AFACT: iiNet's Dalby was “completely and utterly misleading”

AFACT: iiNet's Dalby was “completely and utterly misleading”

Industry representative group looks to prove ISP did nothing to prevent piracy on its network.

The Australian Federation Against Copyright Theft (AFACT) has accused iiNet's chief regulatory officer, Steve Dalby, of issuing misleading evidence in a bid prove the ISP’s inaction to prevent film piracy.

AFACT has claimed iiNet authorised copyright infringement over its network by refusing to stop or disconnect relevant customers.

On day 15 of the trial, the plaintiff's legal counsel questioned Dalby on his actions after receiving AFACT letters with CDs and DVDs dated July 16 2008. The discs contained spreadsheets listing IP addresses and information on recorded cases of infringement.

Dalby previously testified he was concerned over allegations of copyright infringement on iiNet's network but had difficulty comprehending the spreadsheet from AFACT. This account was noted in his affidavit.

On day 15, he admitted iiNet made no attempts to request information from AFACT to understand the spreadsheet in question. He had also discouraged a colleague, Leroy Parkinson, to explore the contents of the CD and DVD media provided. Parkinson was involved with the company’s draft responses to the plaintiff.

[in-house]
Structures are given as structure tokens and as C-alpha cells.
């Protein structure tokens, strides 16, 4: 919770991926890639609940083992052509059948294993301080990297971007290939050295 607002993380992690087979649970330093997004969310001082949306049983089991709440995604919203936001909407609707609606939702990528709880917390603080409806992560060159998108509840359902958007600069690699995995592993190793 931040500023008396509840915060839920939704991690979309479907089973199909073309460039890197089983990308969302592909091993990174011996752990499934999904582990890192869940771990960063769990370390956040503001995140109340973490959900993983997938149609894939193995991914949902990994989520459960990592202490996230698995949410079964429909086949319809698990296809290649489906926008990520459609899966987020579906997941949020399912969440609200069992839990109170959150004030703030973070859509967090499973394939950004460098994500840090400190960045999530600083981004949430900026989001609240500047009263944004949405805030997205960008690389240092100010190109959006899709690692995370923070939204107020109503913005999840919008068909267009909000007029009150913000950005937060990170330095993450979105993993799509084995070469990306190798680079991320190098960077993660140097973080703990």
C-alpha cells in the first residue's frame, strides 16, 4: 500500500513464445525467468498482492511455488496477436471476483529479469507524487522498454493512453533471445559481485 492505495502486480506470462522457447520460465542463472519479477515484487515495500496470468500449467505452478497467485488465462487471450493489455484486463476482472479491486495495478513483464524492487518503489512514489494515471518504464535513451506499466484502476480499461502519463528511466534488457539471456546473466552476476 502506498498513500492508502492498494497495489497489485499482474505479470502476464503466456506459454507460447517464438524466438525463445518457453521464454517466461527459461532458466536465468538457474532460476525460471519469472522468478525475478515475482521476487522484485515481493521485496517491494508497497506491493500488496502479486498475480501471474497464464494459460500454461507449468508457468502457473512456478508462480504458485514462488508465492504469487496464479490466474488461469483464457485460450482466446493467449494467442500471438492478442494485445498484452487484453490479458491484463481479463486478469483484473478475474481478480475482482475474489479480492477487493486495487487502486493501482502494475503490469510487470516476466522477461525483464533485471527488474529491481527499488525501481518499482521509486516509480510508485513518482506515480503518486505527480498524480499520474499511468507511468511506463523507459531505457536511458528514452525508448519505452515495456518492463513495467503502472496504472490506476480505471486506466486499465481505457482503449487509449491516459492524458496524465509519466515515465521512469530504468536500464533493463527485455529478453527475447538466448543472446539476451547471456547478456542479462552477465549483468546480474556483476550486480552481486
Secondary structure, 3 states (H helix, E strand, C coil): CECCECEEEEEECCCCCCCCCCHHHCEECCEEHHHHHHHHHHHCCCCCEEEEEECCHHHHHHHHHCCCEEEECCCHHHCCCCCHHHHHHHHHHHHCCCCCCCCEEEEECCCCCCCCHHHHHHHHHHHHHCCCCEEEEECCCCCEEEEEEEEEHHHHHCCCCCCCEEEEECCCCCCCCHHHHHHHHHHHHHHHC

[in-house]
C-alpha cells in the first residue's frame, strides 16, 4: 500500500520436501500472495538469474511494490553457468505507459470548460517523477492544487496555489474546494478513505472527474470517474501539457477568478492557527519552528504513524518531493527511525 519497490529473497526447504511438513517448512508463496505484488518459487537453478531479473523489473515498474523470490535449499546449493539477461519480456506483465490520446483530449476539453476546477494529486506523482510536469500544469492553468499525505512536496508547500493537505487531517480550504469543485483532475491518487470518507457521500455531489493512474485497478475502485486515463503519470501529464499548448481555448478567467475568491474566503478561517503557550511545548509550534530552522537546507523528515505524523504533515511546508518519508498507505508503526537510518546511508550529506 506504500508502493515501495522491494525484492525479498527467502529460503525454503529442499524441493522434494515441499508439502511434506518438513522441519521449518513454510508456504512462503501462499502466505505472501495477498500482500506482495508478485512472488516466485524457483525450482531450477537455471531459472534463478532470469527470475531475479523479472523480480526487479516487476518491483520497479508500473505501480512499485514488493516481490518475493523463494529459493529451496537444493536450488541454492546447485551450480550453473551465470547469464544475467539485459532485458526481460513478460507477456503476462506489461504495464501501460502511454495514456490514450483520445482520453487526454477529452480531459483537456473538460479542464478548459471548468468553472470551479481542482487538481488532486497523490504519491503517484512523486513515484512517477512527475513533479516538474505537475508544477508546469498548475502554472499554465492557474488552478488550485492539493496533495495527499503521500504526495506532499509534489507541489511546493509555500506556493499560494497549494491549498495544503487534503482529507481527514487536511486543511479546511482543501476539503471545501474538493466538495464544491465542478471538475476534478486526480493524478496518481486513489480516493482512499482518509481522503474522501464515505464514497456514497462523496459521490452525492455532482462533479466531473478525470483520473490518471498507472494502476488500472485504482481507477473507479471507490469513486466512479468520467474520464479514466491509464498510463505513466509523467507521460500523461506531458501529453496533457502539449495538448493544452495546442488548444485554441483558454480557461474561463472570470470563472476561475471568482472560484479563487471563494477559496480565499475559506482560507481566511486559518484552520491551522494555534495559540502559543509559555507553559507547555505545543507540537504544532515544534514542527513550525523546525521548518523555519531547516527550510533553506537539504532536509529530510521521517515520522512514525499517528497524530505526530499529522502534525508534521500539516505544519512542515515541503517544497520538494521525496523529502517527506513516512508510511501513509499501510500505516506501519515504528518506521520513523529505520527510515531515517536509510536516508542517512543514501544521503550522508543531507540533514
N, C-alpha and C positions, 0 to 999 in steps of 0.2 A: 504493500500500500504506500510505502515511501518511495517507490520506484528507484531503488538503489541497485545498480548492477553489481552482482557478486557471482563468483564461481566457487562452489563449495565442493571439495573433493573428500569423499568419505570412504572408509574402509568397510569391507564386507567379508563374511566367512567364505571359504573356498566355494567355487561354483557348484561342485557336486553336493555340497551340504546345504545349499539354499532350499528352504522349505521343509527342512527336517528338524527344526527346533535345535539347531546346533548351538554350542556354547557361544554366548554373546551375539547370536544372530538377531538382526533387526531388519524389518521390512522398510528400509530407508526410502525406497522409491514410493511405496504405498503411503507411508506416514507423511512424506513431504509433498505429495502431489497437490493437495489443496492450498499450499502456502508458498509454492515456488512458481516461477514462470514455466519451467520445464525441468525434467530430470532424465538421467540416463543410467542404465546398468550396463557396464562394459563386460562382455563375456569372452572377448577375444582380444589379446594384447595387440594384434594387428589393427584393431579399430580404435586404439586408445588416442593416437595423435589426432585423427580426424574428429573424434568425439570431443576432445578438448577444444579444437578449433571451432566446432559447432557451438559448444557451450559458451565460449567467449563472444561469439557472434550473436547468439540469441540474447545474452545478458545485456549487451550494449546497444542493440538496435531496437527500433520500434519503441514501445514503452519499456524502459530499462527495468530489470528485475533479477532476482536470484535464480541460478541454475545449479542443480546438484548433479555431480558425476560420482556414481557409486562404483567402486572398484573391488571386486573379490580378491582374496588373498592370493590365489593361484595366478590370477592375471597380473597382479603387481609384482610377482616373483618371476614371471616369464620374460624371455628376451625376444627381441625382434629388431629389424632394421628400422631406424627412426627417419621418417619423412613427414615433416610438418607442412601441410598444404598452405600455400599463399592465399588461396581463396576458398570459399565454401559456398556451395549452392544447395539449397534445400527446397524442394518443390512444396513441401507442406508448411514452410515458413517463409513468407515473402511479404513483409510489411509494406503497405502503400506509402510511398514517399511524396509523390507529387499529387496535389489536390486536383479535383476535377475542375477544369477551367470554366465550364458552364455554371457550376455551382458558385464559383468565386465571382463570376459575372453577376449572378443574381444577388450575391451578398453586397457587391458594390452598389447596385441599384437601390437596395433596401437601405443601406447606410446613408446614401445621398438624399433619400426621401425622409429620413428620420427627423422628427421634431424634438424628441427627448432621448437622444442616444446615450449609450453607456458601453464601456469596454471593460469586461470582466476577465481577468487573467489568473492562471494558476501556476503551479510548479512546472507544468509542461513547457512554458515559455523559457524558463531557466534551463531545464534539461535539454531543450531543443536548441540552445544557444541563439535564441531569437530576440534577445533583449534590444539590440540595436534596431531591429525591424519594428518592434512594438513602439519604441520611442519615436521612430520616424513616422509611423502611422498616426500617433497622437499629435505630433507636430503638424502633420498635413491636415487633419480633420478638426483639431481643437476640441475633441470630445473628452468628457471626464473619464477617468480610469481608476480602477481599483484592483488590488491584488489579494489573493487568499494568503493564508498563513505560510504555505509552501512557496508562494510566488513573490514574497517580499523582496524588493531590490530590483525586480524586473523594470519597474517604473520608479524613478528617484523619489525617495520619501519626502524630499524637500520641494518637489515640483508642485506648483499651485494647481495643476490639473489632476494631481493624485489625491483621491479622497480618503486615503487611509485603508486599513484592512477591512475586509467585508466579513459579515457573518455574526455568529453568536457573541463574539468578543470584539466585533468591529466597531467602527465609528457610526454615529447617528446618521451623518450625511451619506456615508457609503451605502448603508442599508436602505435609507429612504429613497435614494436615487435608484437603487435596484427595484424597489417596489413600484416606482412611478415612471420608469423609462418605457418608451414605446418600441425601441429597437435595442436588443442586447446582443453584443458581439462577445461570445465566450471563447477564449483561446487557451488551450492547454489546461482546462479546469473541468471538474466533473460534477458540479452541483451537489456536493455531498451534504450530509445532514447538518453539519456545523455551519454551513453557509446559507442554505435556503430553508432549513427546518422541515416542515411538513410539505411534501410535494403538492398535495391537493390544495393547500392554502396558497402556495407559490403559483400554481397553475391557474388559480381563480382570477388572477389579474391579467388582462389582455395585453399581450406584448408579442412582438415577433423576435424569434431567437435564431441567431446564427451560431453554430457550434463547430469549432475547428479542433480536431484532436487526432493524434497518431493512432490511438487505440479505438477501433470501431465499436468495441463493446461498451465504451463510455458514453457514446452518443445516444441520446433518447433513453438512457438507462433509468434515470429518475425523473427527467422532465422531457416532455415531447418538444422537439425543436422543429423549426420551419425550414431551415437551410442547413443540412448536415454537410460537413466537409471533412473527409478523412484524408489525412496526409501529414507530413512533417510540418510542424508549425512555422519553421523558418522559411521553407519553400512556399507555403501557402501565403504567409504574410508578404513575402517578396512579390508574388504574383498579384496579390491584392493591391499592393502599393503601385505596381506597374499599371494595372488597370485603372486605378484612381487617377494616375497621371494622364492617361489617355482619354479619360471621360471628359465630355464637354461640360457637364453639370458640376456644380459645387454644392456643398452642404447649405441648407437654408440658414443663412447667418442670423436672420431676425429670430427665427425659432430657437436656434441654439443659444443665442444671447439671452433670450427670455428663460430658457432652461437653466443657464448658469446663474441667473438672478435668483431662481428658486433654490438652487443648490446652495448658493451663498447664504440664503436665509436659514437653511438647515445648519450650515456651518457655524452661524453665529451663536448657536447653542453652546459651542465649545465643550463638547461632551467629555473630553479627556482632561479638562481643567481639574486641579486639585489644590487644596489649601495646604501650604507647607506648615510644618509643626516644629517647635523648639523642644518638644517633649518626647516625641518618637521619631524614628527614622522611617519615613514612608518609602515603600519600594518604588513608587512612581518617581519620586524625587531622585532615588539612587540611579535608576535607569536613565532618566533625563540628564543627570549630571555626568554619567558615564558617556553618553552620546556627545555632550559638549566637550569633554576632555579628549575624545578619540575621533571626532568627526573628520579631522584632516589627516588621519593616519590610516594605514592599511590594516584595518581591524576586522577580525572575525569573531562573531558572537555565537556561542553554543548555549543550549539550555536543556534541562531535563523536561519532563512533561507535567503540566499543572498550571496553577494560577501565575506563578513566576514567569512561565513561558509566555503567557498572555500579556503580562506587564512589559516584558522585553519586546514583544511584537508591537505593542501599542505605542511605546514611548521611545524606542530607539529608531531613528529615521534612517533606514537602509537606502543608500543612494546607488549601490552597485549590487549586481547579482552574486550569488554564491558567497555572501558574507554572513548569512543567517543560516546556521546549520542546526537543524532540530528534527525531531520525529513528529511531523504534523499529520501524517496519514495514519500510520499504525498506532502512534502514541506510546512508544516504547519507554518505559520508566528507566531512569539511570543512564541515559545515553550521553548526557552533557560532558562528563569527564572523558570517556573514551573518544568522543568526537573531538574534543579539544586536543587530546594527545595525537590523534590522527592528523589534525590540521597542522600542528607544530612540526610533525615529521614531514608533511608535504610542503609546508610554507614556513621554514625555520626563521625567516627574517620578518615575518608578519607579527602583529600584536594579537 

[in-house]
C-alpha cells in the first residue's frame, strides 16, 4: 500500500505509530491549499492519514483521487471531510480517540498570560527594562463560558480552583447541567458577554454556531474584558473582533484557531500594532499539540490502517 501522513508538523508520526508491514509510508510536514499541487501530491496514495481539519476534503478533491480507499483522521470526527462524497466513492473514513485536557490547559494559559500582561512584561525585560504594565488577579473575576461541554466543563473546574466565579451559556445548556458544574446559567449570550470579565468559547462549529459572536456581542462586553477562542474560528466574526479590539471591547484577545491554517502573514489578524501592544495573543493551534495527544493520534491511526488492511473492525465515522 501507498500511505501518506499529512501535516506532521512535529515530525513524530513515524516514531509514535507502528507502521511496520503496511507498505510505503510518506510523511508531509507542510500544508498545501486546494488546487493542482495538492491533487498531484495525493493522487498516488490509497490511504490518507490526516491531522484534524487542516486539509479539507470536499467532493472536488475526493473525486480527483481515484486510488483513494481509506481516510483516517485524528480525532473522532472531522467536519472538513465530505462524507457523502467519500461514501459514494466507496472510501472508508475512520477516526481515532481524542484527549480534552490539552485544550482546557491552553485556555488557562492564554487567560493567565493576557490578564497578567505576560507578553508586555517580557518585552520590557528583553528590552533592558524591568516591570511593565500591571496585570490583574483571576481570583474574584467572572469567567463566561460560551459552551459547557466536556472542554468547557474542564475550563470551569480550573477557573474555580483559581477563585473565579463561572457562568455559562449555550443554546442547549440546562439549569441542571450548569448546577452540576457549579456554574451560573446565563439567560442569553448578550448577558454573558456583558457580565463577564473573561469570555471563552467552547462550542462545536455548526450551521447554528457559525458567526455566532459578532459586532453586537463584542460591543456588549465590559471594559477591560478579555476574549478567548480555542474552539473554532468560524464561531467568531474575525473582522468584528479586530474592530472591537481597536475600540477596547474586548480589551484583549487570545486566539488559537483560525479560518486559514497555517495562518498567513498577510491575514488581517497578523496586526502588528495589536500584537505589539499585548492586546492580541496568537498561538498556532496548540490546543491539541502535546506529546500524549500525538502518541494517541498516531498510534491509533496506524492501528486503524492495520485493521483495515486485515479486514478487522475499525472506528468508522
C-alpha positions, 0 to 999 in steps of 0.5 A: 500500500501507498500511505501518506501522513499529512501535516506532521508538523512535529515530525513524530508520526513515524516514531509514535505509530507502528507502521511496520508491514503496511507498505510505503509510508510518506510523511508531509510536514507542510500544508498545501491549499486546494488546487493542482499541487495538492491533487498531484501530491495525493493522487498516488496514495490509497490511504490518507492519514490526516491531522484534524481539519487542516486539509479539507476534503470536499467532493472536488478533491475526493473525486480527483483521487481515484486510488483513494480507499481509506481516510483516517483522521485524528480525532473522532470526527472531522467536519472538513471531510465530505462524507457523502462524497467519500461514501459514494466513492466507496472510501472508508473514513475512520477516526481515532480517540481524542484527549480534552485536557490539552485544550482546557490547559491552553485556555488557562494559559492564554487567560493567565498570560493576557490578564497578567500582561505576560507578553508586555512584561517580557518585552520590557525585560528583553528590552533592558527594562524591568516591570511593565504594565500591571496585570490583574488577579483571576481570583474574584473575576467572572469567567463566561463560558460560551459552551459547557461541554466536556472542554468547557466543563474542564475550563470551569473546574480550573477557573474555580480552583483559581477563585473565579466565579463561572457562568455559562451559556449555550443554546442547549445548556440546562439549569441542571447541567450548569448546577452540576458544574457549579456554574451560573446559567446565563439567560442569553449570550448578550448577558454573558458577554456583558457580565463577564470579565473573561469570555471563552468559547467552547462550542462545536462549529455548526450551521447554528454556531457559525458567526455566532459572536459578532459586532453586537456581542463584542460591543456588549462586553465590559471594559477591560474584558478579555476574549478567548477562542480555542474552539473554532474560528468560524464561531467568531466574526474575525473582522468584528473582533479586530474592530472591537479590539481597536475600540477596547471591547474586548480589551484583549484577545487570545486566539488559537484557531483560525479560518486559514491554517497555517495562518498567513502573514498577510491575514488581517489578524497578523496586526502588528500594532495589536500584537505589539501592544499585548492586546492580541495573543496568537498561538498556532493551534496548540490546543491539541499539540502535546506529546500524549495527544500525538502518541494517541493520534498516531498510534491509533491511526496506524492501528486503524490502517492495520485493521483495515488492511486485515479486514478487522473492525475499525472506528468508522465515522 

When asked by the barrister why that was the case, Dalby replied that from the time the ISP received the first AFACT letter, he had already formed the opinion that it was “impossible to comply”, regardless of the details. He added he did not want to waste company resources on the matter. “Our position was we shouldn’t be doing AFACT’s work,” Dalby said.

"You went through some trouble to say to the Court in your affidavit that there were matters which you didn't understand from the first letter," AFACT barrister, Tony Bannon, responded. He then accused Dalby of providing “complete and utterly misleading” information by omitting the fact iiNet had already decided not to take action on AFACT notices. Understanding the spreadsheet was therefore “irrelevant”, Bannon said.

"It would help me understand AFACT's position," Dalby replied. "It was an intellectual curiosity more than anything else. I wouldn't say it was irrelevant."

The AFACT barrister moved on to an email from Dalby to AFACT, expressing difficulties matching IP addresses to particular customer accounts. "[AFACT] assumes that it is a straightforward process [to match the IP] but it is in many cases not the case since we use dynamic IP allocation,” Dalby stated during the pair’s email exchange.

In court, Dalby acknowledged he did not have a definitive concept on how iiNet could match IP addresses but was aware it was technically possible. Bannon pointed out iiNet did have a tool that simplified such a process by using IP addresses logged on its network. Dalby countered that the difficulty he referred to was the fact he did not know how long those IP addresses remained in the system.

Dalby also maintained it would be impossible to isolate an individual copyright infringer since an IP address does not necessarily denote one person. Compromised wireless networks, for example, could also have been used to commit an offence.

Representing a number of movie studio applicants, AFACT has taken iiNet to Court over copyright issues. The plaintiff has accused the ISP of “authorising” its subscribers to break the law by turning a blind eye to copyright infringement activities through BitTorrent, a peer-to-peer (P2P) file transfer client.

The case continues. For a detailed timeline of the trial, click here.

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